Detoxing. My first reaction upon hearing this word is to squint my eyes skeptically. I, along with a lot of other dietitians, tend to reject the word. Perhaps for good reason. While detoxification is a perfectly natural bodily process, the term has been overused and incorrectly referred to by non-scientific media, non-credentialed practitioners, and sometimes deceptive health food manufacturers.
Do a quick search on the internet and you’ll find a wide variety of water fasts, liquid diet plans, and recipes for drinks made of lemon, paprika, and maple syrup (ew). It’s an emerging world of research and claims of cleaning your body are compelling. The world of detox can be difficult to navigate, even for a nutrition professional.
On a basic level, most people seem to understand the filtering process carried out by your organs. Your liver takes care of alcohol after a night at the bar, and your kidneys filter blood to make pee, right?
Your liver breaks down foreign toxic substances such as alcohol, drugs, medications, pollutants, pesticides, and phthalates from plastic. It also breaks down natural waste, like lactic acid or urea produced by metabolic processes. From there, toxins exit through your intestines, through the kidneys as urine, through the pores in your skin as sweat, or by exhalation.
Your body is extremely capable of cleansing itself without help from a special beverage or supplement. Toxins leave your body through their intended pathways, as long as they’re functioning properly. So… is there any way that detoxing programs could actually help?
Sure. While research on nutrition’s role in detoxification is still young, some things are certain. Here are a few confirmed ways to support your body’s natural detoxification processes. (You’ll notice they sound just like a healthy, well-balanced diet!)
Vitamins, minerals, and phytonutrients: Eating a wide variety of fruits and veggies provides all of the nutrients you need to boost your body’s detoxification processes. If adding special detox smoothies to your day gets you excited, and they’re made up of natural fruits and veggies, I support you! However, in most cases, I don’t support drinking ONLY juice or shakes. You should be skeptical of any diet that omits entire food groups (like protein or fat).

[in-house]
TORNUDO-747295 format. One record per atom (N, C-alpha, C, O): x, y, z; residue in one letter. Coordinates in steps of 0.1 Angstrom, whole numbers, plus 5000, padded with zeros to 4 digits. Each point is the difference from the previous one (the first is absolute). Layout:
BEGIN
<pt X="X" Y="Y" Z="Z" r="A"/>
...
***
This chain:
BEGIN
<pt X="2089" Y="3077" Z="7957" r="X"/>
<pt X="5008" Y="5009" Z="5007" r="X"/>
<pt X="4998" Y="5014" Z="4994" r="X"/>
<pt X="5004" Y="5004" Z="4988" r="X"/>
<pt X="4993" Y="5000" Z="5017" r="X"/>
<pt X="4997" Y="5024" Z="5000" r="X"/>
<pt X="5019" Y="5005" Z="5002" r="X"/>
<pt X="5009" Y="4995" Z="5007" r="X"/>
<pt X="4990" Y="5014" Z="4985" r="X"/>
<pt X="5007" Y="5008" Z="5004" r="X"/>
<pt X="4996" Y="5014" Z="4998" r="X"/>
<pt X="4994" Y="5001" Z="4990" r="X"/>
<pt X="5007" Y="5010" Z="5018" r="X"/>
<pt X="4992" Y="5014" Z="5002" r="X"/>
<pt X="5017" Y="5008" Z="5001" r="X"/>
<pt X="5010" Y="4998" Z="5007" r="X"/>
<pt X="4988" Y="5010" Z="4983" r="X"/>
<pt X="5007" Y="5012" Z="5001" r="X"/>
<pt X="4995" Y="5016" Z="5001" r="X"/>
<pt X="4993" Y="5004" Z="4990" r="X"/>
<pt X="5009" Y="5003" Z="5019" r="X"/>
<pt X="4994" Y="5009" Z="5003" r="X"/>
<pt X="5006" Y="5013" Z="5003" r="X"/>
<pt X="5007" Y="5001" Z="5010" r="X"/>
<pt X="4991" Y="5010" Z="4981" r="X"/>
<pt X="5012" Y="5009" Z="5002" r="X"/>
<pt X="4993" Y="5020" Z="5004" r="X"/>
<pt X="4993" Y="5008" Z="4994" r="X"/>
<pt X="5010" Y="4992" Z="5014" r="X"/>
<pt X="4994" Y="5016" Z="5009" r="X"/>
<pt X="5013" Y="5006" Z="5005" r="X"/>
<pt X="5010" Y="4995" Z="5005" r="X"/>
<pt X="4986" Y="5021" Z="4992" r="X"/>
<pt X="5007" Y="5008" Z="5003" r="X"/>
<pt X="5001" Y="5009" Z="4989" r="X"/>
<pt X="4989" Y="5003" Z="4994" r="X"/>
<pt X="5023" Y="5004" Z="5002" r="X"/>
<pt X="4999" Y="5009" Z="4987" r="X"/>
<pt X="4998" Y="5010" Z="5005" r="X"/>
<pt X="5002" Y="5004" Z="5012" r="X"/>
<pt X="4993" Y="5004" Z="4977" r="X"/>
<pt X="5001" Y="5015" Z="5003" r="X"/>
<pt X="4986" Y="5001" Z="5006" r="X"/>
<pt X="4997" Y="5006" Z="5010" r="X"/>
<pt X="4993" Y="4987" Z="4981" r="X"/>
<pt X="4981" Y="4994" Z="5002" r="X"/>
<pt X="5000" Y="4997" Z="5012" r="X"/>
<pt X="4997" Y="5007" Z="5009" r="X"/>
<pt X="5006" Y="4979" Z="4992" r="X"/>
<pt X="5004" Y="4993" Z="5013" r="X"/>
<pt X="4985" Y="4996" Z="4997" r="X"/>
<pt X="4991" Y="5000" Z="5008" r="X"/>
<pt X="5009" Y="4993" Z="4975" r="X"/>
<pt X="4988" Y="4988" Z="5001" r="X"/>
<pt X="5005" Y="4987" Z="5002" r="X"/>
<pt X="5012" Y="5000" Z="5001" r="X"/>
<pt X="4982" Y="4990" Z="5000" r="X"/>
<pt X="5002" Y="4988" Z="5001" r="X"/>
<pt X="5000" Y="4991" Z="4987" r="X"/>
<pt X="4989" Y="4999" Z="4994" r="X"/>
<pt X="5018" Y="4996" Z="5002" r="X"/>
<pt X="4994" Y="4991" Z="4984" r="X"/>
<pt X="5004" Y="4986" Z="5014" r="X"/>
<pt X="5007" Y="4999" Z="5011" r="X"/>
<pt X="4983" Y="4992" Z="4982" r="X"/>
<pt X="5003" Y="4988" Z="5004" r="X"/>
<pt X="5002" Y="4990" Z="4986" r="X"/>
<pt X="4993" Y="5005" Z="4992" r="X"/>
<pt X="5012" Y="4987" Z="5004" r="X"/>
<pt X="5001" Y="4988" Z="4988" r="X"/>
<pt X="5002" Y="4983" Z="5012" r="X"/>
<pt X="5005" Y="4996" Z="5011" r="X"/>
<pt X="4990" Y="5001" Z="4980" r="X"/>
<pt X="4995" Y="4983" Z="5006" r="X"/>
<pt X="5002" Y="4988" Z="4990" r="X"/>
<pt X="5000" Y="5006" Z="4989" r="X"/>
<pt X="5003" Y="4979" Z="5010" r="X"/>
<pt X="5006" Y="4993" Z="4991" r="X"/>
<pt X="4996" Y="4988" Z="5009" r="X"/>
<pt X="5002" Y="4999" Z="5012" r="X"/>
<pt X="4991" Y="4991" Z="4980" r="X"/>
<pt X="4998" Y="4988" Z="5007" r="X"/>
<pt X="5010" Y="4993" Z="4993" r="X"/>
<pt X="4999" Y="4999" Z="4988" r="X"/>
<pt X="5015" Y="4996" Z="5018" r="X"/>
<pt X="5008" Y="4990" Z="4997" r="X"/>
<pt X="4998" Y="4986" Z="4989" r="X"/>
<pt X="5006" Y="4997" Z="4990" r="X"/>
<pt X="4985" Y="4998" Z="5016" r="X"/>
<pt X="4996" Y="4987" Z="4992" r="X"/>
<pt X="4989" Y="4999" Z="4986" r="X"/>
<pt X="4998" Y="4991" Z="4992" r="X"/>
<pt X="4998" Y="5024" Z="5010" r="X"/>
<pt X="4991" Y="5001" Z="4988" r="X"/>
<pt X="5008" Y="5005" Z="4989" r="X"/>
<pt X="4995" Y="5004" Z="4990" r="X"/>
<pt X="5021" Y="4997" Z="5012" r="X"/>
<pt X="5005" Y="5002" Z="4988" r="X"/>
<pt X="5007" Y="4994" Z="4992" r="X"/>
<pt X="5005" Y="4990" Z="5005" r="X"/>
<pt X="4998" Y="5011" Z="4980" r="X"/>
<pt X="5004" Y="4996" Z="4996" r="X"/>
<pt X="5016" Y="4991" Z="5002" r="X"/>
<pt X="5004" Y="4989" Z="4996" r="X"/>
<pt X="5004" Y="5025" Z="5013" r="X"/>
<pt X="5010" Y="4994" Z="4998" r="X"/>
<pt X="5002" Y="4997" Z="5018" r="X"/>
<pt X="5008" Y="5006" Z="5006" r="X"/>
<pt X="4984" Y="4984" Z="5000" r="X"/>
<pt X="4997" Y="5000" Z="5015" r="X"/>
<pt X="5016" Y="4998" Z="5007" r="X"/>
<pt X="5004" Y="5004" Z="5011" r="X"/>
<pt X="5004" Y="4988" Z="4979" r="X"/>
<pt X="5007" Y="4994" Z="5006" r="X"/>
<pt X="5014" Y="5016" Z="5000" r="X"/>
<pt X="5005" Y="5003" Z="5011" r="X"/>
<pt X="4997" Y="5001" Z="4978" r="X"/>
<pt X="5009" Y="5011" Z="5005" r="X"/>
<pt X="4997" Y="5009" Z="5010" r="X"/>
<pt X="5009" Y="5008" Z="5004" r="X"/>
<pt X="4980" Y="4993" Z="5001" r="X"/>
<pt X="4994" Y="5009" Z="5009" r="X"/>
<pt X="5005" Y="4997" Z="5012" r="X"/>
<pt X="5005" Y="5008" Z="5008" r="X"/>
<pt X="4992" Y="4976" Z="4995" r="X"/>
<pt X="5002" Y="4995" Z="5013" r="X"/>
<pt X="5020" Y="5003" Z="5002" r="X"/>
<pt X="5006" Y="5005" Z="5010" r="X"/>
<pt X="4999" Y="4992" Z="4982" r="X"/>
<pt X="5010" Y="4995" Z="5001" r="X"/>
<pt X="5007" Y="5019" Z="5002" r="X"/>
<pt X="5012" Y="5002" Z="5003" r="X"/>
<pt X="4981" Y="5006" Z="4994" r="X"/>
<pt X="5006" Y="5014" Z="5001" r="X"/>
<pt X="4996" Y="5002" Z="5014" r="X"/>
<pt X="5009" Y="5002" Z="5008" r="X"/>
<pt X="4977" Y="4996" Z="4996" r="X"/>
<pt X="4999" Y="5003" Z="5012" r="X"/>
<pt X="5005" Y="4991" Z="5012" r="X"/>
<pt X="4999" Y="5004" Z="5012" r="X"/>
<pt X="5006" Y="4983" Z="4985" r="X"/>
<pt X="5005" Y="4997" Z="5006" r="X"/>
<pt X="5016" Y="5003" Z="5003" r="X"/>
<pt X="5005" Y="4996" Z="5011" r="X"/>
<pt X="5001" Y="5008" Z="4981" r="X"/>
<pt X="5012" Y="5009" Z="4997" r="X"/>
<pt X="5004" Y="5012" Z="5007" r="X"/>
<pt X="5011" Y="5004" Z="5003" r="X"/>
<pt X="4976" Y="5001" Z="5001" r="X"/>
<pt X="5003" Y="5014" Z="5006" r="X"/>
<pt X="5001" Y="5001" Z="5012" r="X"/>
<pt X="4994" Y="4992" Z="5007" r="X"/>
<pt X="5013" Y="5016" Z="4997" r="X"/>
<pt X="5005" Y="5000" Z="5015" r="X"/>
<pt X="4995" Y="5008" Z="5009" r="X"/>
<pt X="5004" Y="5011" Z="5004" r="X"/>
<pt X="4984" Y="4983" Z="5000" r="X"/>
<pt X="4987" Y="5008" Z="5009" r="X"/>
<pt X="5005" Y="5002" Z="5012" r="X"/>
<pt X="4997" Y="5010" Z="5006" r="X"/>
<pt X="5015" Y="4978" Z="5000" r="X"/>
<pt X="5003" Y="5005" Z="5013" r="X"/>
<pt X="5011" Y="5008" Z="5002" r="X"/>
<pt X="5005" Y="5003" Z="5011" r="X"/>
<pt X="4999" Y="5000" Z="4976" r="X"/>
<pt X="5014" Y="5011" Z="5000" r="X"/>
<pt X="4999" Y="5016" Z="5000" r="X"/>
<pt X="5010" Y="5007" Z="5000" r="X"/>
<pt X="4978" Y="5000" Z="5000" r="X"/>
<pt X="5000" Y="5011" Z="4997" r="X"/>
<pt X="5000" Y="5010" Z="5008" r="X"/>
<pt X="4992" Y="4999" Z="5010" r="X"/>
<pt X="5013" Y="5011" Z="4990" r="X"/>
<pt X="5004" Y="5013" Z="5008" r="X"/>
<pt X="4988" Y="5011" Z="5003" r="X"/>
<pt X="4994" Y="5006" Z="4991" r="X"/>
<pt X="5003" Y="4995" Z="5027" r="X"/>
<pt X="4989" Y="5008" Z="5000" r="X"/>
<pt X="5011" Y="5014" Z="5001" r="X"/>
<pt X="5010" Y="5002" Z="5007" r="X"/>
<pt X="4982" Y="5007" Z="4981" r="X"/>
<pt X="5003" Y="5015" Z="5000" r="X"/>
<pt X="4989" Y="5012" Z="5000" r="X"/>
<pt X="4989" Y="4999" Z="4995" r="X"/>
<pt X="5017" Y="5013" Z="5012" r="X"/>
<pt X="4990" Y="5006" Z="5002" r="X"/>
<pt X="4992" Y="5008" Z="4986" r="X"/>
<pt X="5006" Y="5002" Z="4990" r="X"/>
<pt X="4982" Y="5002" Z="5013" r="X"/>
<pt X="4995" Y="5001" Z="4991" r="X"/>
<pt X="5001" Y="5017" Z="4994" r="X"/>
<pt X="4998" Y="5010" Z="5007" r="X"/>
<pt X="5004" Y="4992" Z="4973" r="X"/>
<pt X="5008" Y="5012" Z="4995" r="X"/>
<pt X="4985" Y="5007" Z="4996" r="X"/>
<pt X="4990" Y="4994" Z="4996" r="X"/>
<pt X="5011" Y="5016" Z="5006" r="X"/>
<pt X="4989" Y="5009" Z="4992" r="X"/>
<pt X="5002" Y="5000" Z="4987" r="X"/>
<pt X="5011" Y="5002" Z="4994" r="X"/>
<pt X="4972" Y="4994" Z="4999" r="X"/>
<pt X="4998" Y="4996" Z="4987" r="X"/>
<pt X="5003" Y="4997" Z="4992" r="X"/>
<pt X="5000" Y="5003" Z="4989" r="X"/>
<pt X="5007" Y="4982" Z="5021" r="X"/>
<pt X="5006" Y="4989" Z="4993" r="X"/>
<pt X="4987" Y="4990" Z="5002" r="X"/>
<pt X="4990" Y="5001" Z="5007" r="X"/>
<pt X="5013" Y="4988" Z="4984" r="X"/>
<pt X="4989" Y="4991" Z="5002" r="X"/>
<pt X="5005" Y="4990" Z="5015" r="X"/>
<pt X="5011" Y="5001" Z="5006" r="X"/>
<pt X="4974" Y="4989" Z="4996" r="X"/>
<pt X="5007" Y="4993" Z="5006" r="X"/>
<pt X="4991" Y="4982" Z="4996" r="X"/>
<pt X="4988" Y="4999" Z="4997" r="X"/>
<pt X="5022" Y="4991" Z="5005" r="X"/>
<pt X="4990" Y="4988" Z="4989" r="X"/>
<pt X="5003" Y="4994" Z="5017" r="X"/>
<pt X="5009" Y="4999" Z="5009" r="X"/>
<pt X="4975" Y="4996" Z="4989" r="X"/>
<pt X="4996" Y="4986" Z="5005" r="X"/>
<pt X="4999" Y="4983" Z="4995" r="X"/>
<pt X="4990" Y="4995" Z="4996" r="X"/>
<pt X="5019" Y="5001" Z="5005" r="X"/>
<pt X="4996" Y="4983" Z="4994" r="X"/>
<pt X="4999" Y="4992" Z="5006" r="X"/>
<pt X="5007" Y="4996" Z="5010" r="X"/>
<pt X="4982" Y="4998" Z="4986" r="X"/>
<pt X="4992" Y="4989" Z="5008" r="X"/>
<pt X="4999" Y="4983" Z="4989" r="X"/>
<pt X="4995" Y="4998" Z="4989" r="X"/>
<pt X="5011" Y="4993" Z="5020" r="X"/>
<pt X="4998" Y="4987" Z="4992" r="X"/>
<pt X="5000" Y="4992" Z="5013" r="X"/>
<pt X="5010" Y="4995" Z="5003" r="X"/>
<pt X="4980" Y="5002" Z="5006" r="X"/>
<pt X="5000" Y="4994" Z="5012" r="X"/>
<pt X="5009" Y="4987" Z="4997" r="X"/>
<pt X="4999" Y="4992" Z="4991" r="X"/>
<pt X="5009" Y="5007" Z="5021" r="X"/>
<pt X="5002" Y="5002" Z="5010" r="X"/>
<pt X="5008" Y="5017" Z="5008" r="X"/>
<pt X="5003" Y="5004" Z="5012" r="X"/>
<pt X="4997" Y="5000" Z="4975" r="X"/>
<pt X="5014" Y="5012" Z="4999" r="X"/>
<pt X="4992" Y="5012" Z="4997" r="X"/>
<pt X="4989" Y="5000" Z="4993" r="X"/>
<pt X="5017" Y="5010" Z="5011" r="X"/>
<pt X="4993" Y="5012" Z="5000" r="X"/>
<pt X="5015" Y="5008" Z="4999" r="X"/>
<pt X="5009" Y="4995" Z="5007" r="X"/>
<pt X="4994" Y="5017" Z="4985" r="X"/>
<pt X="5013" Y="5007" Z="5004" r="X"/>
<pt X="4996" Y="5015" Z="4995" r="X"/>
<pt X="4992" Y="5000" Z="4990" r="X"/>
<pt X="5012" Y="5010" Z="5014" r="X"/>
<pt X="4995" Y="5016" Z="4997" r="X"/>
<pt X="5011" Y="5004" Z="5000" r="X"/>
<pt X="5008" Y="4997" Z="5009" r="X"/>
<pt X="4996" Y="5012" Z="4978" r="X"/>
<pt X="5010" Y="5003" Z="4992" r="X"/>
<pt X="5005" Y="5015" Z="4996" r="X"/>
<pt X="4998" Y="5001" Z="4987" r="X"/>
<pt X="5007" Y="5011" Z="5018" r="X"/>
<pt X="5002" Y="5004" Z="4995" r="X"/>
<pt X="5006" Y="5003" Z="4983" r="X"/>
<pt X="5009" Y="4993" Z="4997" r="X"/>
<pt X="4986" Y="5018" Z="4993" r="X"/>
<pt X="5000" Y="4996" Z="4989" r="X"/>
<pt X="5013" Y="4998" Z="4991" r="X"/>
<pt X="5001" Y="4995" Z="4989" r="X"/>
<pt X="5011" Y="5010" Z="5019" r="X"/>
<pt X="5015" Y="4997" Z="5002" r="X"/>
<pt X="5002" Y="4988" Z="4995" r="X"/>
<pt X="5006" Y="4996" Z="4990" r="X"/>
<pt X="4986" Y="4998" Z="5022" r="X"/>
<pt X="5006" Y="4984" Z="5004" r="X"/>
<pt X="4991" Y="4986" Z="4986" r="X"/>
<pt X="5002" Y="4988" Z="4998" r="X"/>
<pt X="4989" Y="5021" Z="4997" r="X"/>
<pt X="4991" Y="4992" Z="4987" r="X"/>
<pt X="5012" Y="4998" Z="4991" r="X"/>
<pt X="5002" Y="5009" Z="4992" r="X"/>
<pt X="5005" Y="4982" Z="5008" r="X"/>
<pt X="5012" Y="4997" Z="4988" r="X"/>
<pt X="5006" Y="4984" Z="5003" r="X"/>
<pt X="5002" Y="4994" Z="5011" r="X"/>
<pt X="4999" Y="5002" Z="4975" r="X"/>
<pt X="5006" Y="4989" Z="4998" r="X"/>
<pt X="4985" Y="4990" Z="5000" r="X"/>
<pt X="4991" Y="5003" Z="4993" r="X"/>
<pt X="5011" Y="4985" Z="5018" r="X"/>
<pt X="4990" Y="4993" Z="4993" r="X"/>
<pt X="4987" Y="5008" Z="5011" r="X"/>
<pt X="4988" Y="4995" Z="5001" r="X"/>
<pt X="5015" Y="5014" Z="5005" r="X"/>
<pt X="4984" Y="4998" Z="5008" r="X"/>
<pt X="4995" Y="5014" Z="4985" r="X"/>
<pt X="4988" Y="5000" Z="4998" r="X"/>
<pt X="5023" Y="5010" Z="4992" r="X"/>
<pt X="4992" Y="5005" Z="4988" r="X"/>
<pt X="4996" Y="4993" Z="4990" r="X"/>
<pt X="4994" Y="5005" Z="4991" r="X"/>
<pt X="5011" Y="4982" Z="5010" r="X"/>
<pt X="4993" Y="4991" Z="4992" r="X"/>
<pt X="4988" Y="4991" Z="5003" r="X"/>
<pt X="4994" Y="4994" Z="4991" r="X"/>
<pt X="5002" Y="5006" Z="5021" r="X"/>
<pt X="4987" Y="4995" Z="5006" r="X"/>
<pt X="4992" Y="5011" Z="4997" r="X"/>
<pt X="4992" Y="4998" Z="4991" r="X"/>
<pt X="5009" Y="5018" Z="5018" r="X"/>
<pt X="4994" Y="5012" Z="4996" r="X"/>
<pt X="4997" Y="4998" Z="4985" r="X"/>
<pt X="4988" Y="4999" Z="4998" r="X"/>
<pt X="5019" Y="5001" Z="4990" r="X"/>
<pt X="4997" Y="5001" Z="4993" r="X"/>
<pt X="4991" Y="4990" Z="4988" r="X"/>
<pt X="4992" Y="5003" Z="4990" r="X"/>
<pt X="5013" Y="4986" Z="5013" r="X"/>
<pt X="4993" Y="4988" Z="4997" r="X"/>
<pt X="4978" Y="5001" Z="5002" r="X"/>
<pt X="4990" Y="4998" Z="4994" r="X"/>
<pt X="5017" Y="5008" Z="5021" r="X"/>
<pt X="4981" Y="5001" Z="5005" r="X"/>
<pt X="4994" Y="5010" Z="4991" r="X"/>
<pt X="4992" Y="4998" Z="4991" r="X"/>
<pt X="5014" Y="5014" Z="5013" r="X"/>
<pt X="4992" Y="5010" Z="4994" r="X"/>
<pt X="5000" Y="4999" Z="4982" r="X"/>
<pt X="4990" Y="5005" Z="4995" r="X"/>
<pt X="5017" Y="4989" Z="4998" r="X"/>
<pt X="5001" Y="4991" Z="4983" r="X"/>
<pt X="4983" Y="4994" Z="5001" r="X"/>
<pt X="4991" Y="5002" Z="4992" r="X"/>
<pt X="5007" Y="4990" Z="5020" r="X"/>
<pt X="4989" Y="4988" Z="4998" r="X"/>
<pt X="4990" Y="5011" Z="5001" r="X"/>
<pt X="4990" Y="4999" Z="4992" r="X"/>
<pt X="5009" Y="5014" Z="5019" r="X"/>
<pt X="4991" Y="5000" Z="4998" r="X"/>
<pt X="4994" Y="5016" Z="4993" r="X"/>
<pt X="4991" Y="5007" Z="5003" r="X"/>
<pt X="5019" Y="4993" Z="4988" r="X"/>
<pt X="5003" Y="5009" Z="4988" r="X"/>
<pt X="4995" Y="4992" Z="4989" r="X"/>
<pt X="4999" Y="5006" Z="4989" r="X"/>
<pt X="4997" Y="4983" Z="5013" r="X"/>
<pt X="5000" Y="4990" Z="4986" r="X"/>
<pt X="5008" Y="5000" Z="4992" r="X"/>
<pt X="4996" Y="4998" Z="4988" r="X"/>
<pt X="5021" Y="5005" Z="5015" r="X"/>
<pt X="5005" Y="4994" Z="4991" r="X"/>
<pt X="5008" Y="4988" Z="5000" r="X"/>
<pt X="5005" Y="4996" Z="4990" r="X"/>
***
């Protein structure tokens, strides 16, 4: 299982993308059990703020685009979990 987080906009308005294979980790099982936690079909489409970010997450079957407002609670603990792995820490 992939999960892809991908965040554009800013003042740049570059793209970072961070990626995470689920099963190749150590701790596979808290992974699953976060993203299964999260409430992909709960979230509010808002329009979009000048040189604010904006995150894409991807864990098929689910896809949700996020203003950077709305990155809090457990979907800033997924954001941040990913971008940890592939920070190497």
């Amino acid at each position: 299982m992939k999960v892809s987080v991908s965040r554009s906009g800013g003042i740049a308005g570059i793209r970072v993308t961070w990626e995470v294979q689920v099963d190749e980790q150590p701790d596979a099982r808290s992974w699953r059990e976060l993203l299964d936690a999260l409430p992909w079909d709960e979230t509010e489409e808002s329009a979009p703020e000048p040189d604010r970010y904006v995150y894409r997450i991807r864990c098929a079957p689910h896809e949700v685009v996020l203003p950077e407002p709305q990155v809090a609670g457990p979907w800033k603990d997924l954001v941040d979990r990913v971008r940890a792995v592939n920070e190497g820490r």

Fiber: Both soluble and insoluble fiber found in whole grains, nuts, seeds, and vegetables promote bowel health and regularity, supporting waste excretion. There are numerous juice fasting programs out there that usually overlook this aspect – count those out.
Water: A perfect way to get your toxin-filtering organs in tip-top shape is to drink some good ol fashion H2O. A lot of people who swear by detox beverages usually feel better simply because they’re well hydrated. It’s really that easy.
Protein: One of the liver’s duties is converting waste into a form that can be excreted. Much of this is done by an enzyme called glutathione, which is made up of amino acids. Eating adequate amounts of protein allows glutathione production, supporting your liver’s ability to process waste. Note: you don’t need to take a glutathione supplement - your body makes plenty of it as long as you eat enough protein.
Probiotics: Many of the harmful chemicals we ingest enter our body through the intestines. Luckily, your gut flora has actually been shown to break down common environmental chemicals, like pesticides. Try building up your army of toxin-busting gut bugs with probiotic-rich foods. See your guide to probiotics.
Nutrition Technique: There’s no magic potion or powder our there that can perform miraculous detoxification. Your body is designed to rid itself of harmful substances and waste products all on its own. However, you can (and should!) support natural detoxifying processes with what you eat and drink. While research on nutrition’s role is ongoing, there is a proven way support it. Staying hydrated and eating a healthy, well-balanced diet is all it takes to keep your detox game going strong!
Amy Jones, MS, RDN, LD, CD